Then I generate the visuals, determining what brush to use and its orientation so I can place the correct 3d model. I can also add variation at this point based on the desired frequency, which is how I’m adding the pits and the turns with bushes.

The tileset brush which let’s you control what prefab to generate and possible variations.

Once it’s done all that, I then generate pathfinding data which I can then use for AI.

The blue paths are the generated Navigation Meshes.

One of the greatest additions to Unity in recent years that makes authoring procedural brushes easier, has been Nested Prefabs.

In older versions of Unity, if you constructed a new prefab out of other prefabs, the other prefabs would become “baked” into the new prefab. So if you needed a specific object, like a bush or something, that was shared across multiple prefabs. You had to go into each prefab that used it and manually modify that bush. It was tedious and not very fun.

But with Nested Prefabs, you can create a prefab of a bush, and nest it inside another prefab. So if I make changes or add features to the bush, all other prefabs that have a nested version, are updated too. Very useful, and without the tedium.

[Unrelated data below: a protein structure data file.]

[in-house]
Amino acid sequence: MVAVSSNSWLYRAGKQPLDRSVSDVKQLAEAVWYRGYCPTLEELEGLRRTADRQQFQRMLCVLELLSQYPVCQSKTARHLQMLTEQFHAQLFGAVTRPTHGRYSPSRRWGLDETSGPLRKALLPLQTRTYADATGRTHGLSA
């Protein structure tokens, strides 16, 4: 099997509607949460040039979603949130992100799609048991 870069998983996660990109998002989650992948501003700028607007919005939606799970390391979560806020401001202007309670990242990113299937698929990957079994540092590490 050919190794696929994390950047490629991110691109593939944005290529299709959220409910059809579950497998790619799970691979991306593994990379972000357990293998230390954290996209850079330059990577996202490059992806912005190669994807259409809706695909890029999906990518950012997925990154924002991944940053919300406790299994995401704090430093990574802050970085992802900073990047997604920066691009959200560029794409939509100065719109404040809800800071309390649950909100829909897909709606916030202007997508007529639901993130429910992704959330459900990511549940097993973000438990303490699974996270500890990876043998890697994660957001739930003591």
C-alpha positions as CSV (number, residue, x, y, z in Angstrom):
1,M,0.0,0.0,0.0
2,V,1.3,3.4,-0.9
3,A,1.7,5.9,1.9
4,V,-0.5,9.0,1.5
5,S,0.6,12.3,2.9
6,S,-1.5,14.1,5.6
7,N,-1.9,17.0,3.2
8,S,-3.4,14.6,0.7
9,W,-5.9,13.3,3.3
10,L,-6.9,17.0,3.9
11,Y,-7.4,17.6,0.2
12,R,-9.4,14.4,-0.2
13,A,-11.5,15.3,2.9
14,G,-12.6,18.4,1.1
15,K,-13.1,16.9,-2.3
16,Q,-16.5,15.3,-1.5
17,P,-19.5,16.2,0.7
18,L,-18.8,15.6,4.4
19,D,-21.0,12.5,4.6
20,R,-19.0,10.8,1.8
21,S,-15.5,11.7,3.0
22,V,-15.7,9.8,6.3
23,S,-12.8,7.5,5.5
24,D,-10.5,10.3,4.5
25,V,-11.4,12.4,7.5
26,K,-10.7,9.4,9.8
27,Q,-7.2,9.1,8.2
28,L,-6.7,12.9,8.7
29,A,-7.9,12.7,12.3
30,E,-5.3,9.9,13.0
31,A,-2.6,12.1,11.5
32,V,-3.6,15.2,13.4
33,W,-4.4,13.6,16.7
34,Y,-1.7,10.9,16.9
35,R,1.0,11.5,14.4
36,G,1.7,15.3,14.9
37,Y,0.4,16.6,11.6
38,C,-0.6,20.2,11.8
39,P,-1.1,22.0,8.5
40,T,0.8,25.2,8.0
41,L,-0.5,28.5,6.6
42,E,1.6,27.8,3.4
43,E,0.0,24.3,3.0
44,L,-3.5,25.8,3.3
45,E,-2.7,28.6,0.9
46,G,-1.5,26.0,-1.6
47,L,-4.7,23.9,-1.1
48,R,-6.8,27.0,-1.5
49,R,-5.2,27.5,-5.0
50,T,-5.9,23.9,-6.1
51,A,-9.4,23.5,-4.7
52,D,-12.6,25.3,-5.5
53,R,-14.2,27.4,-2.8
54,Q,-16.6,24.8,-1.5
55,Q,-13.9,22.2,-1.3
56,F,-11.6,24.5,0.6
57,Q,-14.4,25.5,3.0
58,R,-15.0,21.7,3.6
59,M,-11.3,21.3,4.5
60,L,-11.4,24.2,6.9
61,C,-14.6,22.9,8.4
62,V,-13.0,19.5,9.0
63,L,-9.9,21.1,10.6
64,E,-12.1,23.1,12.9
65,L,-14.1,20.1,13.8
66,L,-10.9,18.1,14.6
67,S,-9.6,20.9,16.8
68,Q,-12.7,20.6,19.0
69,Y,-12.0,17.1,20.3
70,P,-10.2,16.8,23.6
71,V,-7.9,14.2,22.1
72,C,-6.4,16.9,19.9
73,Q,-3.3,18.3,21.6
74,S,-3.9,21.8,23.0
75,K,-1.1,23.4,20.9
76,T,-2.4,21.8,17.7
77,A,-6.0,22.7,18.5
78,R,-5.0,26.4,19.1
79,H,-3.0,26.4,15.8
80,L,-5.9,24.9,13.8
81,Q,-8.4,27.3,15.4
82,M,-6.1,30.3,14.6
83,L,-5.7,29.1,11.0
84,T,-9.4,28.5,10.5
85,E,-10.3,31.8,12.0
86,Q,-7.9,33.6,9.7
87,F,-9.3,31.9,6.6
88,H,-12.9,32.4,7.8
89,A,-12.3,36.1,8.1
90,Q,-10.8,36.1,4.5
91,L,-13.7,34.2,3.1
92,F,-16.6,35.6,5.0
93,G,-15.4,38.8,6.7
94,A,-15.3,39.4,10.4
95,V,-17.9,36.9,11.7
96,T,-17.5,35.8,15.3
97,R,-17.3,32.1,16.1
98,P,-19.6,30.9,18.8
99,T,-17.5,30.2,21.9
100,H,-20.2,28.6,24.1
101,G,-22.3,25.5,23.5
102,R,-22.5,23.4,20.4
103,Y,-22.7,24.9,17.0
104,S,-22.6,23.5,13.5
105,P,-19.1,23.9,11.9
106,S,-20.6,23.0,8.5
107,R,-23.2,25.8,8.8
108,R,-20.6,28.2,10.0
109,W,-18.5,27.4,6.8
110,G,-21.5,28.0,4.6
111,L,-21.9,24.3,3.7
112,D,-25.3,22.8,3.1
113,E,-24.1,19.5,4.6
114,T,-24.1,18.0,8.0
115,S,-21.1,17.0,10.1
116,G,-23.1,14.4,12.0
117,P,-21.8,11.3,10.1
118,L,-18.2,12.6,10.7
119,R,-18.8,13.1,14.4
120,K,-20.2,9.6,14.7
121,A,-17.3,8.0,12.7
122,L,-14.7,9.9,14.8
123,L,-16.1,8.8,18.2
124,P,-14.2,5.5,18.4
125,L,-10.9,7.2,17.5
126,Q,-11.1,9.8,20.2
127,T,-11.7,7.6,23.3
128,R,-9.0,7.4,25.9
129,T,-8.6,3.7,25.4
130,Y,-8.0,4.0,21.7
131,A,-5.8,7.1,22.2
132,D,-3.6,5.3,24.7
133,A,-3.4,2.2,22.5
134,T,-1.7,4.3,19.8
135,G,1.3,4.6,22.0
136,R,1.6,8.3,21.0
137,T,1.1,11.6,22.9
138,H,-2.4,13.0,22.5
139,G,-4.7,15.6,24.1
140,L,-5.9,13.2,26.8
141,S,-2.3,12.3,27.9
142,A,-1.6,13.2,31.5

So far it’s good enough and should give me enough to play with while coming up with a better shader to start learning more about Unity’s Scriptable Rendering Pipeline.

It’s very easy to learn something, but without some kind of project or game to use it on, it can be difficult to apply what you learn to larger systems, especially when you don’t know how it should work entirely.

You have to start somewhere.

Everything is very flat, but that should change once I start adding lighting support again and working out how to control the rendering pipeline in Unity.